Mapping Activity

Positron emission tomography (PET) demonstrates a consistent functional anatomical blueprint of hippocampal activation during episodic encoding and retrieval. Activation in the hippocampal region associated with episodic memory encoding has been shown to occur in the rostral portion of the region whereas activation associated with episodic memory retrieval occurs in the caudal portions.[20] This is referred to as the Hippocampal memory encoding and retrieval model or HIPER model.

One study used PET to measure cerebral blood flow during encoding and recognition of faces in both young and older participants. Young people displayed increased cerebral blood flow in the right hippocampus and the left prefrontal and temporal cortices during encoding and in the right prefrontal and parietal cortex during recognition.[21] Elderly people showed no significant activation in areas activated in young people during encoding, however they did show right prefrontal activation during recognition.[21] Thus it may be concluded that as we grow old, failing memories may be the consequence of a failure to adequately encode stimuli as demonstrated in the lack of cortical and hippocampal activation during the encoding process.[21]

Recent findings in studies focusing on patients with post traumatic stress disorder demonstrate that amino acid transmitters, glutamate and GABA, are intimately implicated in the process of factual memory registration, and suggest that amine neurotransmitters, norepinephrine-epinephrine and serotonin, are involved in encoding emotional memory.[22]

Molecular Perspective

The process of encoding is not yet well understood, however key advances have shed light on the nature of these mechanisms. Encoding begins with any novel situation, as the brain will interact and draw conclusions from the results of this interaction. These learning experiences have been known to trigger a cascade of molecular events leading to the formation of memories.[23] These changes include the modification of neural synapses, modification of proteins, creation of new synapses, activation of gene expression and new protein synthesis. One study found that high central nervous system levels of acetylcholine during wakefulness aided in new memory encoding, while low levels of acetylcholine during slow-wave sleep aided in consolidation of memories.[24] However, encoding can occur on different levels. The first step is short-term memory formation, followed by the conversion to a long-term memory, and then a long-term memory consolidation process.[25]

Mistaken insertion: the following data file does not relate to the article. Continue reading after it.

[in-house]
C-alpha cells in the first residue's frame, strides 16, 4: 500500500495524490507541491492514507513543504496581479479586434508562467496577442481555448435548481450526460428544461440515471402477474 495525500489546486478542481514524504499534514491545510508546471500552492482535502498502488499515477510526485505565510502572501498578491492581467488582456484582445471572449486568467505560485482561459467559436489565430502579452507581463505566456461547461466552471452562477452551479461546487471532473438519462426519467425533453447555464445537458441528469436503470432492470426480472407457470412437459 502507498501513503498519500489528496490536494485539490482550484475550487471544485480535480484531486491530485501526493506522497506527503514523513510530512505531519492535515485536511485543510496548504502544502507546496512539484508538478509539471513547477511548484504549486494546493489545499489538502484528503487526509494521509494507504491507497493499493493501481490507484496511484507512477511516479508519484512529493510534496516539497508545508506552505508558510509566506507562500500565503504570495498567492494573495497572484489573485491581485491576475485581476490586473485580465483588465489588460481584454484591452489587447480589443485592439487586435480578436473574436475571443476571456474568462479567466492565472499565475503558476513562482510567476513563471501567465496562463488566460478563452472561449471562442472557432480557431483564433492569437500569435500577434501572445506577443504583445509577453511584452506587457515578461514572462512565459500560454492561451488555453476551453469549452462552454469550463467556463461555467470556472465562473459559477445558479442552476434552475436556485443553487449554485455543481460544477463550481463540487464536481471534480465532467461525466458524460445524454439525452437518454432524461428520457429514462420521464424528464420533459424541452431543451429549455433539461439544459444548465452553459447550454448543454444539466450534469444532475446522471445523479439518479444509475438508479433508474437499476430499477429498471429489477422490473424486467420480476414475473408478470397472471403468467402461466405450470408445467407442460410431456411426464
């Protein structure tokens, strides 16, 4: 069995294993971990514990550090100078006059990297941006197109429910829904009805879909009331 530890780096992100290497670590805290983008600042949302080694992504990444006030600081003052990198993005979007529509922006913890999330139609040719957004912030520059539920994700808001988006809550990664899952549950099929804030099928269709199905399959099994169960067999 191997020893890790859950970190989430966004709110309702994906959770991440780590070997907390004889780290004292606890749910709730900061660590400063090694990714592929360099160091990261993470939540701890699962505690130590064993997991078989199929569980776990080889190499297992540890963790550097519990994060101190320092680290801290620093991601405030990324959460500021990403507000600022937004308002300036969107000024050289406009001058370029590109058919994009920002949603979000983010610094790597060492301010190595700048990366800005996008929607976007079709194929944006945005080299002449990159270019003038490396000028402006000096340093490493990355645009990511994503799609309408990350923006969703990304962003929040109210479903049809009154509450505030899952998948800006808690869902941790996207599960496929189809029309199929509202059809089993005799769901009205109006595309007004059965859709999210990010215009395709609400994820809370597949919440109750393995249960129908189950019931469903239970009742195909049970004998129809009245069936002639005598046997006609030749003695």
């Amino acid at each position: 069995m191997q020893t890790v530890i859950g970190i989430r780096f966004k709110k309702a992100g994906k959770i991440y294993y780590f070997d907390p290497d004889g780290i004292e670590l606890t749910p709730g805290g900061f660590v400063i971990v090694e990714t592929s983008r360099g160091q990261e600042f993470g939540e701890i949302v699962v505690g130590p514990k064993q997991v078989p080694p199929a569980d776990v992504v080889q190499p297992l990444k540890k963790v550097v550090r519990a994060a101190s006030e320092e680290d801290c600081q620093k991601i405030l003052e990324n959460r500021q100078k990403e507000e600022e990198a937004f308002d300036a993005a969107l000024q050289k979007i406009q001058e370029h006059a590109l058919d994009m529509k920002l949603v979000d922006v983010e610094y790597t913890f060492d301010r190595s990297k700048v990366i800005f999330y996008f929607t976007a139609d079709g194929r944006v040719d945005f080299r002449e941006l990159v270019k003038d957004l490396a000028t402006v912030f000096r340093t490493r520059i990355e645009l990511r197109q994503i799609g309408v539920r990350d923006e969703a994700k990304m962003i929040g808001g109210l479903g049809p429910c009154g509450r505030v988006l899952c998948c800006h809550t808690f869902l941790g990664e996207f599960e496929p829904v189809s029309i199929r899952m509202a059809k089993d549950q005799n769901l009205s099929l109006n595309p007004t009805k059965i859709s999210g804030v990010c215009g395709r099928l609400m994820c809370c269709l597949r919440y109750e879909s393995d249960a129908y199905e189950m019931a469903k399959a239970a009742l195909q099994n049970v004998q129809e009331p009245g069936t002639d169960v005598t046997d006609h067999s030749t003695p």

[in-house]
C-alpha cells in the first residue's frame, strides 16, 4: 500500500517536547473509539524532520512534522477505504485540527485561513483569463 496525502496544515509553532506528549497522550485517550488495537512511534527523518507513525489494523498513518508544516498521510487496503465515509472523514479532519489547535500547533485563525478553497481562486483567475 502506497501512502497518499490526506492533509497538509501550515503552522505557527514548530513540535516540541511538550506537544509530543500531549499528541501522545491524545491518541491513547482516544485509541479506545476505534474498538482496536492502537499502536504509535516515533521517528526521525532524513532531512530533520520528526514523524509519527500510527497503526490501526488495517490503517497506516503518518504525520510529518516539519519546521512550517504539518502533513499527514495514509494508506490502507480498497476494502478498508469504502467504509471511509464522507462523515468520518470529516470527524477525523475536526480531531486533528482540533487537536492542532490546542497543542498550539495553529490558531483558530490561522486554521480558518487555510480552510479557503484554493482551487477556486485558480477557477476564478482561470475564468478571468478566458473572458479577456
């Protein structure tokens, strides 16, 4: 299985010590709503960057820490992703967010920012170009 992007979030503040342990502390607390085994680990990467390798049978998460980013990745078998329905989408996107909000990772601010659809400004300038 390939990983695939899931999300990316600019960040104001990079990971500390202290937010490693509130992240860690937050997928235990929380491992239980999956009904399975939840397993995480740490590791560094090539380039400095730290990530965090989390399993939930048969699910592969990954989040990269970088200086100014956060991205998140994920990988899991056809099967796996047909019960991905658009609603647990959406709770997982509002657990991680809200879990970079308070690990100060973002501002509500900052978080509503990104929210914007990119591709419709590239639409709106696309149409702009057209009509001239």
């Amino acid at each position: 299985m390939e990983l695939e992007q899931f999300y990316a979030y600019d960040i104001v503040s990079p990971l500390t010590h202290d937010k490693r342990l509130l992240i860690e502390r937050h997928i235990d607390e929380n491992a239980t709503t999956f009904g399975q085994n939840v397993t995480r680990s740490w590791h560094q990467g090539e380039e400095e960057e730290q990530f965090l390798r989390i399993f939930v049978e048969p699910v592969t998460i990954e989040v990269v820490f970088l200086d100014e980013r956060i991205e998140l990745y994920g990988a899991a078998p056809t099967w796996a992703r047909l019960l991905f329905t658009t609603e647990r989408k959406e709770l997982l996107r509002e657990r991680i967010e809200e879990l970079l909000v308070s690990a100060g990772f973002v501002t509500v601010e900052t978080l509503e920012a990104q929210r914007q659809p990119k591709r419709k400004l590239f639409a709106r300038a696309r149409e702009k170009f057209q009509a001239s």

Synaptic Plasticity

Synaptic plasticity is the ability of the brain to strengthen, weaken, destroy and create neural synapses and is the basis for learning. These molecular distinctions will identify and indicate the strength of each neural connection. The effect of a learning experience depends on the content of such an experience. Reactions that are favored will be reinforced and those that are deemed unfavorable will be weakened. This shows that the synaptic modifications that occur can operate either way, in order to be able to make changes over time depending on the current situation of the organism. In the short term, synaptic changes may include the strengthening or weakening of a connection by modifying the preexisting proteins leading to a modification in synapse connection strength. In the long term, entirely new connections may form or the number of synapses at a connection may be increased, or reduced.[25]